|Director Cameron Smith, OR Veterans Affairs|
While wholly symbolic in addressing federal benefits, Director Smith's letter puts the VA on notice that yet another agency concurs with C-123 veterans' claims for having been exposed to Agent Orange and its contaminant, dioxin, during our post-Vietnam decade of flying those warplanes. Of course, any decision from the US Secretary of Veterans Affairs to confront his own Veterans Health Administration regarding that group's illogical, unscientific and illegal steps preventing our veterans' access to VA medical care rests with the Secretary, but the moral weight of Oregon stands behind us at last.
Director Smith cited the fact that VA's refusal to permit C-123 veterans' claims to be approved violates both the spirit and the letter of several regulations:
1. 38 CFR 3.03(a), Principals Relating to Service Connection
2. 38 CFR 3.07(a)(6), Presumptive Service Connection for Chronic Tropical or Prisoner-of-War Diseases or Diseases Associated with Exposure to Certain Herbicide Agents, Wartime Service On, or After January 1, 1947
3. 38 CFR 3.03(a), Diseases Subject to Presumptive Service Connection
Not touched on but directly applicable iis another foundation of our legal claim, that of the Federal Register of 8 May 2001 page 21366 where VA states veterans exposed to herbicides outside the scope of the Vietnam War (boots on the ground) will be treated the same as Vietnam War veterans. This is where VA is very carefully, and unscientifically, redefining "exposure" specifically to prevent C-123 veterans from qualifying!
VA has recently inserted an otherwise-valid toxicological concept called "bioavailability" which they insist is necessary before C-123 exposure can be conceded. Bioavailability means the impact in some way that is measurable of a substance upon the body. For instance, drinking coffee usually elevates one's blood pressure.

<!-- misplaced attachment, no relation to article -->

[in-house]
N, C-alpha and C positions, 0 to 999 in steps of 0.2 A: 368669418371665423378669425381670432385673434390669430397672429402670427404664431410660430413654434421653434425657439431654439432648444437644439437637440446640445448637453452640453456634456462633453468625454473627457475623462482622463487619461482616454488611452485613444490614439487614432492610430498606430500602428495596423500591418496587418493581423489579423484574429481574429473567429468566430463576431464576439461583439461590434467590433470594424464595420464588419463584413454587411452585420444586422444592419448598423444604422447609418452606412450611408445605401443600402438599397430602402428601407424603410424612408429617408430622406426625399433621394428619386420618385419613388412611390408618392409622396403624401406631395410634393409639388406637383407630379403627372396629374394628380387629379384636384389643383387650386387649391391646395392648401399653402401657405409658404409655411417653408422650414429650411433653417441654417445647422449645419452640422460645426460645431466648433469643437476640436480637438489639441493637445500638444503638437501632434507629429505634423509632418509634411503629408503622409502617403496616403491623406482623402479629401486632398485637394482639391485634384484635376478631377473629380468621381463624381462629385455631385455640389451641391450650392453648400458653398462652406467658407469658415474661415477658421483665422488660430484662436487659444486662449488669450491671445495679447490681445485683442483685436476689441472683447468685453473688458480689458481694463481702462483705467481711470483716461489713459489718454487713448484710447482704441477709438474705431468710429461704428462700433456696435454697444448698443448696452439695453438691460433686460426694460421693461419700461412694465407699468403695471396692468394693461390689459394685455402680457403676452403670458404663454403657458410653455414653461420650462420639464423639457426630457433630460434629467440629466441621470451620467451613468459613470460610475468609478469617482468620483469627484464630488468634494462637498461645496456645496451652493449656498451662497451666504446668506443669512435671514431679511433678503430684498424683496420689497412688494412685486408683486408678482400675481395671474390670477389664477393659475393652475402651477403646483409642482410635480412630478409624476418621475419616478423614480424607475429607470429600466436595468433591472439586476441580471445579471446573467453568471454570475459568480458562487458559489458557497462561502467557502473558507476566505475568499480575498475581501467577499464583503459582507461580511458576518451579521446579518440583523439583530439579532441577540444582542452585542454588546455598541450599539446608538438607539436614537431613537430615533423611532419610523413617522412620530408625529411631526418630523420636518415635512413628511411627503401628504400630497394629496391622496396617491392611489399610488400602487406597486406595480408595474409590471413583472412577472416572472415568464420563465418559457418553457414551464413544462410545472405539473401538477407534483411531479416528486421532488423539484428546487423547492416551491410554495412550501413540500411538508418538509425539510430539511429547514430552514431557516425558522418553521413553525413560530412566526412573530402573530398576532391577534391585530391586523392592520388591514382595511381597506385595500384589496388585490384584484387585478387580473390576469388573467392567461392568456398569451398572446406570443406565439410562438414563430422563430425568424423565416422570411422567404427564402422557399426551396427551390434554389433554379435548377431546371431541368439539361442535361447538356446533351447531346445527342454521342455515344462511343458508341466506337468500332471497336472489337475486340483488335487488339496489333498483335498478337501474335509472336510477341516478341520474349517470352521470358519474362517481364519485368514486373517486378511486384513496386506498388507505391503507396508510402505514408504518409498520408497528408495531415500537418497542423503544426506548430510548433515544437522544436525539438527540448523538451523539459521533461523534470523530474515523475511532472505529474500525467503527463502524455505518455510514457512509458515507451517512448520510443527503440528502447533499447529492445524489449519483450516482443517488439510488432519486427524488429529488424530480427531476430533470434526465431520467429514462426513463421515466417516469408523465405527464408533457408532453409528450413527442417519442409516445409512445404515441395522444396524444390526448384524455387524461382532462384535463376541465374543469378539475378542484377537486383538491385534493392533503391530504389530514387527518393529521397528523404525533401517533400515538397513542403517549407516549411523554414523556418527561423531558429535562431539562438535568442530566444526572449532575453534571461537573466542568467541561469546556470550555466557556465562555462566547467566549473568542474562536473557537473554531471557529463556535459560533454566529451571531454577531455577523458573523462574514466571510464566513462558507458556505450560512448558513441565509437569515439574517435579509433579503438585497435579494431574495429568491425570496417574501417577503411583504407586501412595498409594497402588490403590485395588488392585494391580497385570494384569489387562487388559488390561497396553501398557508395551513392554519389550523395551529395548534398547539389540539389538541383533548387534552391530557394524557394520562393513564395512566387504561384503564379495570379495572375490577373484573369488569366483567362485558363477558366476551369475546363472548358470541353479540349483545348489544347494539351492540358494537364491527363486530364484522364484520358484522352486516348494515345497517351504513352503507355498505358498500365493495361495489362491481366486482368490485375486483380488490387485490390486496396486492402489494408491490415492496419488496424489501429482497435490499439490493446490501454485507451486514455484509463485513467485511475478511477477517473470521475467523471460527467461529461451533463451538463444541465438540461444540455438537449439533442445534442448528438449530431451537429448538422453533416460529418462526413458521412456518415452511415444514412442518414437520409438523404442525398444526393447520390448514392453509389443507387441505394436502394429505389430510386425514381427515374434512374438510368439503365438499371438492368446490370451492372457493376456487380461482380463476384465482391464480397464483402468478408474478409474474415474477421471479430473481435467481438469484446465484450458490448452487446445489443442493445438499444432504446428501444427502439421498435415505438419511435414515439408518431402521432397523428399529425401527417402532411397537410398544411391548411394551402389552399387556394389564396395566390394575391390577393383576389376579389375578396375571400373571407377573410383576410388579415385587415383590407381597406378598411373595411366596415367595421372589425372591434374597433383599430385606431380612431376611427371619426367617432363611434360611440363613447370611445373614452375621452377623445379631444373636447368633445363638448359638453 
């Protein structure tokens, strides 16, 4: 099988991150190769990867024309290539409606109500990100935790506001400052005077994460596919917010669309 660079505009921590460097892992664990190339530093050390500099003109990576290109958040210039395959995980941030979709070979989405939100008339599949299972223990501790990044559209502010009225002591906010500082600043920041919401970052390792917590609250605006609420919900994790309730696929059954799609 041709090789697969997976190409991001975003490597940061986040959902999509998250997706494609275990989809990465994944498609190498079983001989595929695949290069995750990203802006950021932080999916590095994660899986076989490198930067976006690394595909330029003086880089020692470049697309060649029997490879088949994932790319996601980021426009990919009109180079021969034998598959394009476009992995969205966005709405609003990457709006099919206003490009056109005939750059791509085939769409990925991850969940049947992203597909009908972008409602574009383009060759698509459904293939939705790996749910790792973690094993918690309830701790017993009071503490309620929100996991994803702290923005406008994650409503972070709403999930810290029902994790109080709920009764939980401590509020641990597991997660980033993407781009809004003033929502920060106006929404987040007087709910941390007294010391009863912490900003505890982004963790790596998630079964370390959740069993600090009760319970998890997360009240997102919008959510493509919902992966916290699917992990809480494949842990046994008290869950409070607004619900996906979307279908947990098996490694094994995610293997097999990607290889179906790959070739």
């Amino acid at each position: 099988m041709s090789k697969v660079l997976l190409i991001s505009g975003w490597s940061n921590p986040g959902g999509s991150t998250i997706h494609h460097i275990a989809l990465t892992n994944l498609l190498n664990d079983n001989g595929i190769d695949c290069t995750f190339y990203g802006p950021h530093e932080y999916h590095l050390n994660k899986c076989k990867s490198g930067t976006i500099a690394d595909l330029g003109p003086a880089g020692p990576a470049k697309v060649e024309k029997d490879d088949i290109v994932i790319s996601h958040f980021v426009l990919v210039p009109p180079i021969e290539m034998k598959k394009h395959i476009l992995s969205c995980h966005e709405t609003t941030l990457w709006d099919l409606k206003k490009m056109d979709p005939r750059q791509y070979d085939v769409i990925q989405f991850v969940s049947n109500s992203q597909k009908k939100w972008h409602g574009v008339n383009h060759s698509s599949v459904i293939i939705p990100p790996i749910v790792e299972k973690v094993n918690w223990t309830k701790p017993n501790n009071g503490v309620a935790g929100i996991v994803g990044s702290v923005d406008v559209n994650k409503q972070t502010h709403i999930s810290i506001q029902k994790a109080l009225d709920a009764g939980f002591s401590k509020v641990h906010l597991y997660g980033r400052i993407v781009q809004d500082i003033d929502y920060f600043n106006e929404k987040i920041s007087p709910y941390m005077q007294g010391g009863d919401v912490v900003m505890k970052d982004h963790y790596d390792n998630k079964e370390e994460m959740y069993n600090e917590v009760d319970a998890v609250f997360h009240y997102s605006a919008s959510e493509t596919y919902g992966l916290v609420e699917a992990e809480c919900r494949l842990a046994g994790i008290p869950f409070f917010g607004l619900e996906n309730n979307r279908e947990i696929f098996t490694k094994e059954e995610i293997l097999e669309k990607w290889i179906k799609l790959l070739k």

This is wrong. Bioavailability actually follows the issue of exposure. One must first be exposed to coffee to then experience its bioavailability. Checking everywhere in medicine and science where we can get opinions, C-123 veterans were scientifically and medically exposed to Agent Orange, in whatever form it may have been found on the C-123 which was both inhalation and dermal contact with it. Further targeting C-123 veterans is the recent VA unpublished directive that none of them will be permitted exams under the Agent Orange Registry program, with VA now insisting that only "liquid" Agent Orange exposure qualifies a veteran for any care. Bioavailability = VA obstructionism, flung at C-123 veterans to prevent caring for our Agent Orange diseases. No other reason.
Oregon joins the US Public Health Service, the EPA, the National Institutes of Health, the CDC/Agency for Toxic Substances and Disease Registry, the National Environmental Institute of Health Sciences, the University of Texas Medical School, the Oregon Health Sciences University and
other scientists and physicians in having concluded that C-123 veterans flew a contaminated aircraft, that we were exposed to Agent Orange during our service, and that we are due medical care and other benefits associated with whatever Agent Orange-preseumptive illnesses we experience. One has to wonder just how many experts outside the VA will it take to convince those non-experts within the VA to open their eyes!
Thank you, Director Smith, and Deputy Director VanDyke. Amazing what you can get done when a couple Marines are in charge!
C-123 veterans, your Association urges everyone to contact both state and federal authorities, such as your senators and congressional representative, to gain their endorsement urging Secretary Shinseki to do the right thing - make the VA follow the law regarding C-123 veterans Agent Orange exposure!